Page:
“Tom, what do you see?” the pilot shouted, his lips pulled back around his teeth from the exertion of keeping his crippled plane in the air.
The navigator looked out the tiny window next to his station. His training had taken over, and rather than give in to the fear that cramped his stomach, he spoke calmly. “The engine’s gone and the wing looks like it’s about to let go too. She’s still burning. Wait. She’s going out.”
“Fuel’s off,” Winger said as he straightened back to the controls and added his strength to Delaney’s on the wheel.
“Son of a bitch, we’ve lost most of the aileron on the port side. Jerry, feather the number four prop. We’ve got to level her out. She’s pulling too hard on the starboard side.”
Winger did as ordered, and since the crew halved the thrust on her one side, the Stratofreighter slowly began to straighten, but still she was losing altitude. In the thirty seconds since the explosion, they had dropped to ten thousand feet and continued to plummet. The two pilots held on grimly, teasing the weakened controls so the plane stayed level. There was nothing they could do about holding her in the sky. It was just a matter of how gently they could put her on the ice.
“Start looking for a smooth area we can set this crate.” Delaney had recovered from his initial terror and his voice was crisp and commanding once again.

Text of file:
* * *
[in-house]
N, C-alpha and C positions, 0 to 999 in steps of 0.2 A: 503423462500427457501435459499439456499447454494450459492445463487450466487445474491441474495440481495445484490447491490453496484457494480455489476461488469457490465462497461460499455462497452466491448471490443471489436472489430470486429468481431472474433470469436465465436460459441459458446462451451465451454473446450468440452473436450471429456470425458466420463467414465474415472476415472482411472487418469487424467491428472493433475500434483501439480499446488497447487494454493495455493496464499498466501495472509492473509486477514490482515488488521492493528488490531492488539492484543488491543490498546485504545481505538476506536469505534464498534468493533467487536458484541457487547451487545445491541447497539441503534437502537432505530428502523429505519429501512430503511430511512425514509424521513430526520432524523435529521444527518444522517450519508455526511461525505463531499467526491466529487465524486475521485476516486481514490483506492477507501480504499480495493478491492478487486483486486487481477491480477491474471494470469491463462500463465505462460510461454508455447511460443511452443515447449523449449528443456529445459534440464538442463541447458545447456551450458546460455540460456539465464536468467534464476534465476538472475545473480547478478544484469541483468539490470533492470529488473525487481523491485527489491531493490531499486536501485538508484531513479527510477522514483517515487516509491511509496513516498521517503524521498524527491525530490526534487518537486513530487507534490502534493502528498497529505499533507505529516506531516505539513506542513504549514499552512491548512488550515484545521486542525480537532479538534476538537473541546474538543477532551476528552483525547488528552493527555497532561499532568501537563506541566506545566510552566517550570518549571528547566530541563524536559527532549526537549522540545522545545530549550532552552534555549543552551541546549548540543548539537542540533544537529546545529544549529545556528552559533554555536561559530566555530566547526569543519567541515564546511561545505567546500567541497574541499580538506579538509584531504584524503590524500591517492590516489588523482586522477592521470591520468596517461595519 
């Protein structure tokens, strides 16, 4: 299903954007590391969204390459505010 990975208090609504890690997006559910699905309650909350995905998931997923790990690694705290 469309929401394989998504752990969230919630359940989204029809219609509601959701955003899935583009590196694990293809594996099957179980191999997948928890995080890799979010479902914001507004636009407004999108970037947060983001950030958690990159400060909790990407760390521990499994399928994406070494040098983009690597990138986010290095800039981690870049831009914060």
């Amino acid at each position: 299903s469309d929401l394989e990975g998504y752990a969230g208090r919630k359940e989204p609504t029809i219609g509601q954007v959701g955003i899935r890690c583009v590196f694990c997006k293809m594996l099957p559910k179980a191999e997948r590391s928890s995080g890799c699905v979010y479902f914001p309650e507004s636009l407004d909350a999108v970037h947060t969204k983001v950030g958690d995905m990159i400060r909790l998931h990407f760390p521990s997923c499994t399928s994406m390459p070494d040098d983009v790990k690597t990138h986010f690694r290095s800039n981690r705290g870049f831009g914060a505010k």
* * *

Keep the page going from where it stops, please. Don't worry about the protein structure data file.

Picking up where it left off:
“I’m looking, but the ice is just too broken up.” Winger glanced at the altimeter. “Five thousand feet.”
In the denser atmosphere, there was a little more lift under the wings and her descent became easier. Delaney tried to raise her nose slightly, hoping to regain some altitude, but the C-97 dipped to port again. For a panicked second he fought to level her. “What do you see out there?”
Before Winger could respond, the cockpit was suddenly filled with smoke, a noxious mixture of burning oil and hydraulic fluid that cut visibility down to zero. The thick pall made all three men gag as petrochemicals scoured their throats and burned into their eyes like acid. Sanders screamed that he had a fire right behind him. Groping blindly, Delaney reached forward to shut off the cabin pressure and vent the cockpit’s air. In an instant the smoke cleared, leaving the men choking to draw in the fresh, yet frigid, air.
“Get that fire out,” Delaney rasped. In the moments between the time the fire ignited and the time he’d cleared the cockpit, the plane had lost another thousand feet. It was now dipping in a dangerous, lazy spiral. “Talk to me, Jerry. What’s out there?”
“Nothing.” Winger coughed, one hand on his chest as if the gesture would extinguish the pain from his scalded lungs. “Hold on a second!” He studied an area of clear ice. It was under the shadow of a black granite mountain.
“I got it,” Delaney said at the same instant Winger pointed it out to him.
“Fire’s out, Major, but I can’t promise for how long.” Sanders had been hardest hit by the smoke and his voice sounded like he was drawing his last breath.
Banking the lumbering cargo plane as gently as he could, Major Delaney brought them around, lining up the C-97’s bulbous nose with the patch of smooth ice with as much care as he’d ever shown in his life. They were at two thousand feet, and the airspeed was down to one hundred and ten knots. He judged that his landing site was about four miles away and began to reduce their altitude. This was a one-shot attempt and his knuckles were white on the control wheel. He barely noticed that the cockpit temperature was thirty degrees below zero and ice was forming on the inside of the windows.
“She’s feeling a little more responsive,” Winger said as he helped turn the C-97 into the prevailing northward wind for her final approach. “Must be the thicker air.”